from Cléo Charuet´s studio wall and / or Peter Fischli & David Weiss
I found this photo on a great blog on redbubble.com and think it is really has a lot to teach us about writing. Peter and David are fine artists, but I’ve thought a lot about these concepts and how they apply to me and my writing work.
1. By working on only one project at a time, I find I am less distracted and better able to get quality work done. Putting down one word right after the other will get me to the end. Sitting at my desk thinking of all the projects I haven’t done gets me nowhere. We are not as great at multi-tasking as we think.
2. What is the problem your MC is trying to solve? Is your character just telling us their thoughts and feelings or are they doing something to solve a problem? A great fix for writing that doesn’t move your audience in any way. Check out this funny post by Ash Ambirge of The Middle Finger Project about The Secret to Creating the Elusive Emotional Connection in Writing.
3. Instead of listening, try to be a listening for possibility in your life. I try to be a listening for what it is I want to accomplish with my writing as well. By being a listening for something very specific, it will often show up unexpectedly. I also like to make my computer read my works in progress. Even though it sounds like Stephen Hawking is reading my words back to me, I still get a sense of rhythm and timing and whether I’m repeating certain phrases or using confusing language. It also makes me laugh when the computer pronounces things in a completely inappropriate way. The Listening Project is an interesting documentary that asks the question, “What does the world think about America?”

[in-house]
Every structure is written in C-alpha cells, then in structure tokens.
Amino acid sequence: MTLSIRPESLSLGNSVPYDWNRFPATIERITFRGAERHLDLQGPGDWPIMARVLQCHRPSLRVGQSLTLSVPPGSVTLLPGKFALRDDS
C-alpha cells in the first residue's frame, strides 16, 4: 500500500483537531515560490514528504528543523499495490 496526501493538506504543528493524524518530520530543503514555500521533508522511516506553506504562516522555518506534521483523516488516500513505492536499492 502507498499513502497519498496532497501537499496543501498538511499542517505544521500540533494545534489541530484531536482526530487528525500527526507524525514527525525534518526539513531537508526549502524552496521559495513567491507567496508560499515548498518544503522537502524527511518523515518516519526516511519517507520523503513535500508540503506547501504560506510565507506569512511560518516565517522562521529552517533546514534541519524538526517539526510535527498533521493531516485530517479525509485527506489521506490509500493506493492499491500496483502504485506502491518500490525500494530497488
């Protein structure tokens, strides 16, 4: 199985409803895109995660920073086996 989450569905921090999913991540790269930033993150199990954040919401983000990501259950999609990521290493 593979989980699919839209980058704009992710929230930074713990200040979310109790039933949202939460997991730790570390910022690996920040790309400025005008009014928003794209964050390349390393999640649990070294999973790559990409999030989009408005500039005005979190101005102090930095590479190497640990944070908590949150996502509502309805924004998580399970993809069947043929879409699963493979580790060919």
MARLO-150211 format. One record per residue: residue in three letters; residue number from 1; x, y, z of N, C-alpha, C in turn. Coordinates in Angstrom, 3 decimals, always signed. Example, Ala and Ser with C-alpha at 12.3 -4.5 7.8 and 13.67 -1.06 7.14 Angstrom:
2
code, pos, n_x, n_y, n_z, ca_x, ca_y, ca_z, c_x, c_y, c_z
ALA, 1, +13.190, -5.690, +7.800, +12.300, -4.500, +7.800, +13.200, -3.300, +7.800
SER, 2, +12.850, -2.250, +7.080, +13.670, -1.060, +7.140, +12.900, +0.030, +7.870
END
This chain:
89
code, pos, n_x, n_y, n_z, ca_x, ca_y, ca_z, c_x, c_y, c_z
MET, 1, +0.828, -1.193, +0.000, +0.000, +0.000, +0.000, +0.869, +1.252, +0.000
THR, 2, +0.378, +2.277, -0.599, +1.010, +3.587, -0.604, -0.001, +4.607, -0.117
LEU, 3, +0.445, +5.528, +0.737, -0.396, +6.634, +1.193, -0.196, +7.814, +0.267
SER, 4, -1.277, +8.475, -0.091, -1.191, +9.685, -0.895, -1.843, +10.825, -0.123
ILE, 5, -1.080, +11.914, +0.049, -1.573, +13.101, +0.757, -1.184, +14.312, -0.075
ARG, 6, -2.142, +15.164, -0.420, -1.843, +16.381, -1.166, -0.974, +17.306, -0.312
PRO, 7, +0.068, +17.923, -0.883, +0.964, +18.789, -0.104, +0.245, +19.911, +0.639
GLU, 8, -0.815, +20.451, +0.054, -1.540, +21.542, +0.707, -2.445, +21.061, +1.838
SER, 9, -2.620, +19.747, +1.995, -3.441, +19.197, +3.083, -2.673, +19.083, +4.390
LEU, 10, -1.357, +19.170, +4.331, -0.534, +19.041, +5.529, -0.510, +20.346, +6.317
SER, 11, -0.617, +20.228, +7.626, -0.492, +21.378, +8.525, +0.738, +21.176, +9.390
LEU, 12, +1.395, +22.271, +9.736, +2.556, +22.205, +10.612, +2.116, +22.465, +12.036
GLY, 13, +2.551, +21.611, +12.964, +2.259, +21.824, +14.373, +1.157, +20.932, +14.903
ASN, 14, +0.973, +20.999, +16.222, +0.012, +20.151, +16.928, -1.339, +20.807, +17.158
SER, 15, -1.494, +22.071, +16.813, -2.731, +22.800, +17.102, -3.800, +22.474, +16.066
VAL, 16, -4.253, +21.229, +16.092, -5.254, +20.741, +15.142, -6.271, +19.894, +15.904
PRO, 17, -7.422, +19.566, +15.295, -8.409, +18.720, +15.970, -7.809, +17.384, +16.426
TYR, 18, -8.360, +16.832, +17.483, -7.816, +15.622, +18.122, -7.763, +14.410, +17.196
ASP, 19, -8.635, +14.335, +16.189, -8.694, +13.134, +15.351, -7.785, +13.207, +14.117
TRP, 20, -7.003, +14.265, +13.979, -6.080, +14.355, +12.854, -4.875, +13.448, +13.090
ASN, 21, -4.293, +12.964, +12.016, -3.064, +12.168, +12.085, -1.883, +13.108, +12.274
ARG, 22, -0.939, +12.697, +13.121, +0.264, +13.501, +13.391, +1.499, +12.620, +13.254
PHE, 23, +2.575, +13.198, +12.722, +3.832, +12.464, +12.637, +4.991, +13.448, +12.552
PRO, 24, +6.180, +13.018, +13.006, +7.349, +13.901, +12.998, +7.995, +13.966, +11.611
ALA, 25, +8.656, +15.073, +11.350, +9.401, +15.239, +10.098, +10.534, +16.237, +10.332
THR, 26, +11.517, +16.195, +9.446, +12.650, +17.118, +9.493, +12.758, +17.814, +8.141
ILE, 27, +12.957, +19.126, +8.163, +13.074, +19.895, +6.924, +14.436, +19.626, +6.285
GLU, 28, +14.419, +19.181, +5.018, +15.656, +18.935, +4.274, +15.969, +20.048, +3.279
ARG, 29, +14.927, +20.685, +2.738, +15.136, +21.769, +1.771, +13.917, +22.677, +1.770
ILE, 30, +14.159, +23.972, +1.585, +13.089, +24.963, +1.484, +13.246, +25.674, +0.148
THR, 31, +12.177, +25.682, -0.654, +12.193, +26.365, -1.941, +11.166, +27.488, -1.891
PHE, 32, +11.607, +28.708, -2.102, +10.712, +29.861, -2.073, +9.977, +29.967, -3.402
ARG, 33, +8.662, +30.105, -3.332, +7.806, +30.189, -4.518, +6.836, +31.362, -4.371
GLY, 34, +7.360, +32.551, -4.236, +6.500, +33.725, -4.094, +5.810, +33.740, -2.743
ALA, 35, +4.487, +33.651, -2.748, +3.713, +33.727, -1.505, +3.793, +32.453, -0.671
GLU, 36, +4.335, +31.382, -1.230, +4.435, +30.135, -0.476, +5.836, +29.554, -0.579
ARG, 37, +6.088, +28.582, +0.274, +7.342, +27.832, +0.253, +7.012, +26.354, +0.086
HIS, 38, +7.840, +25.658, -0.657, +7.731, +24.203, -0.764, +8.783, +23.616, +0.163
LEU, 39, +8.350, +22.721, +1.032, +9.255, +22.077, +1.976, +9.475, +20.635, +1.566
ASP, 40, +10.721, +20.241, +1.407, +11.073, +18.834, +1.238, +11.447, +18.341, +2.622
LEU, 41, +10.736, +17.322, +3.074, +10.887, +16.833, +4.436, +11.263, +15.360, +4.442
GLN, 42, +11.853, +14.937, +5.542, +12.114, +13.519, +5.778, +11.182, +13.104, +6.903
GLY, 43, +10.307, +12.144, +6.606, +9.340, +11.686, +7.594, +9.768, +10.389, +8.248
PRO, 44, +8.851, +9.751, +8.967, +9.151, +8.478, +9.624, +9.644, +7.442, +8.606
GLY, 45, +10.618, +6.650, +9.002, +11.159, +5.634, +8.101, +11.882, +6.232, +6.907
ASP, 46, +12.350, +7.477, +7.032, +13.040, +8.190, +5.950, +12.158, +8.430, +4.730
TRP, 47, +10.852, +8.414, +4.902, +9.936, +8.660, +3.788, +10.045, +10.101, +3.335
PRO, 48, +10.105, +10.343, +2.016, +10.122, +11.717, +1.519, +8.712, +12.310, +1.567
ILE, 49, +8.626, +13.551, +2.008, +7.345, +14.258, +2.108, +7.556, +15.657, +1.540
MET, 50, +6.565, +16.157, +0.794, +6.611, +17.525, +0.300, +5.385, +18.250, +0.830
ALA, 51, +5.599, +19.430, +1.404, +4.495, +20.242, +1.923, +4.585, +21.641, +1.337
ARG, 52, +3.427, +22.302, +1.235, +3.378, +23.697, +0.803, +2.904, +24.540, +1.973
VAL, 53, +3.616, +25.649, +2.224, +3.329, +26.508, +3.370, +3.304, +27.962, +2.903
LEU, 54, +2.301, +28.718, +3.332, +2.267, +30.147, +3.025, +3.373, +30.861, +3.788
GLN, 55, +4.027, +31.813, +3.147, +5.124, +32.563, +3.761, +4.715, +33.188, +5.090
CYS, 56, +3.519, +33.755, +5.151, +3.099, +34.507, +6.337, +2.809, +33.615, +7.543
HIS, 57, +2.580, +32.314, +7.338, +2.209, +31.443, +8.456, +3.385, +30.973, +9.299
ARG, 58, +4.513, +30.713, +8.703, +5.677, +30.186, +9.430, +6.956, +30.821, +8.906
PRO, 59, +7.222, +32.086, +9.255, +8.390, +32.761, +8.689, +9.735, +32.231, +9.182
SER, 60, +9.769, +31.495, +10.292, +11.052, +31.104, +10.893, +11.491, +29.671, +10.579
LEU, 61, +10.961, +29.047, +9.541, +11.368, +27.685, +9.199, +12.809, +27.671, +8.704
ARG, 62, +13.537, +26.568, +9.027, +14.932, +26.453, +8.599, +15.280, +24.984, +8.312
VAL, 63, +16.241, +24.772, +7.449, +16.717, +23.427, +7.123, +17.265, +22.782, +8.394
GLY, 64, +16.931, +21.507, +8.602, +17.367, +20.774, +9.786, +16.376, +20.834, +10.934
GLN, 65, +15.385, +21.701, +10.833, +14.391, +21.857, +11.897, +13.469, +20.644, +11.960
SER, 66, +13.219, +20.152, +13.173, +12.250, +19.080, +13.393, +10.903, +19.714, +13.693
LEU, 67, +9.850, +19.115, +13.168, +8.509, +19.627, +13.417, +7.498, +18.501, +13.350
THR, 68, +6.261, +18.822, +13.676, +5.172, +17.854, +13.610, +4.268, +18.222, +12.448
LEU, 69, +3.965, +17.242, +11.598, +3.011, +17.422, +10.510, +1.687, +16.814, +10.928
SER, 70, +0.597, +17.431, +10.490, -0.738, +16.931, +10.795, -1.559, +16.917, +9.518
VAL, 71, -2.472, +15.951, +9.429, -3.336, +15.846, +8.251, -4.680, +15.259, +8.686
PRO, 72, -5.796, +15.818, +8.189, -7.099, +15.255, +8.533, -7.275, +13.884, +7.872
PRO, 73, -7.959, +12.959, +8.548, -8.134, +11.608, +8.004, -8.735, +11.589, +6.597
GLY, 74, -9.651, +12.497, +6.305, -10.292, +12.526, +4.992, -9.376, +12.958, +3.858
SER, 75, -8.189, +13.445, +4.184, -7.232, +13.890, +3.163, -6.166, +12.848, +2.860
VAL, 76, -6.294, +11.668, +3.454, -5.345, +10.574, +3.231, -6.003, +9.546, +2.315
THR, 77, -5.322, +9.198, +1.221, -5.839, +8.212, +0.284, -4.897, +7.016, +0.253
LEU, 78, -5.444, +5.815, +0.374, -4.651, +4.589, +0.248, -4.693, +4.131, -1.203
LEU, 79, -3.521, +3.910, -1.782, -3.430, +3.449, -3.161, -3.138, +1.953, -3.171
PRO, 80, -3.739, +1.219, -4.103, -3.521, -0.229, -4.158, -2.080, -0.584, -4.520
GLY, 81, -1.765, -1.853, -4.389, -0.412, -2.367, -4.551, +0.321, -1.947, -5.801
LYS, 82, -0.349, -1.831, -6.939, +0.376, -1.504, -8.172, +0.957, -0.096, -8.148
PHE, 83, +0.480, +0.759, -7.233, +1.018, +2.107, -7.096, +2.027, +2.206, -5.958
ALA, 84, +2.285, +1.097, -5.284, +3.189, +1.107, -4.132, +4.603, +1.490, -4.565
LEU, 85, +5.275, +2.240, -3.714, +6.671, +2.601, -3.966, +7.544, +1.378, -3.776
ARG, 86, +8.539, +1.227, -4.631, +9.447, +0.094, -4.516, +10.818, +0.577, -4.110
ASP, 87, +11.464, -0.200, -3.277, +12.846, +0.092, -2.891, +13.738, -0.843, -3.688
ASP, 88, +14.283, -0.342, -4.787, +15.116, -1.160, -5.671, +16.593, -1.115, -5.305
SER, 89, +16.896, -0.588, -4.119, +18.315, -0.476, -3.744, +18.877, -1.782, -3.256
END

4. A lot of my writing time is spent asking questions. What does my MC want? Why do they want that? What are they going to do to get it? What obstacles are in the way? What tactics are they using to try to get what they want? Also, “Is my coffee mug full?” If it isn’t, time to take a break and refill it.
5. I always wait until polishing for this one. I try to turn off that inner voice that keeps saying, “This is nonsense” over and over, endlessly repeating itself in my head like my four-year-old when he wants a piece of candy that I’ve said he can’t have. Just let everything out in the first draft and then go back and find the sense in the nonsense.
6. Change is inevitable. I’m a plotter. I like a to have my beats worked out before I start. I often find the story changing as I work on it. The characters will say or do something that takes the story in an awesome direction but veers from the original idea. I try to let this play itself out and not worry about it too much. I try to trust that my brain has worked on the problems of the story while I’ve been doing laundry, taking a shower, trying to get the four-year-old down for a nap. I hope I never get too rigid not to embrace change, because every time I have, I’ve had an amazing adventure because of it.
7. Sometimes, I write for several hours and realize that what I’ve spent all that time on won’t make it into the final draft. But I know that these “mistakes” are important to get to the next level of writing that I have to do. I often teach my students that mistakes are an important part of the process. We are all human. We do not know exactly how to do things perfectly every time. If it was easy, it wouldn’t be as fun to do. Make mistakes, admit them, and move on. “Nowadays most people die of a sort of creeping common sense, and discover when it is too late that the only things one never regrets are one’s mistakes.”
― Oscar Wilde, The Picture of Dorian Gray from Goodreads.com
8. Say it simple. Going back through first drafts I search for where I’m trying too hard. Having an editor or a beta reader can be really useful for this.
9. Breathe. Everyone, at some point, feels exactly as you do now as you are trying to write. Know this and be calm. Keep putting one word after the other. Get to the end. Read this great article on How Succesful People Stay Calm on Forbes.com.
10. If you aren’t enjoying what you are doing, neither will your readers. Smile, even in the midst of the difficulties, knowing that you are doing something that other people only dream about doing.There is even some research to suggest that the physical act of smiling, even if you don’t feel happy, can lead to feelings of happiness. Try it!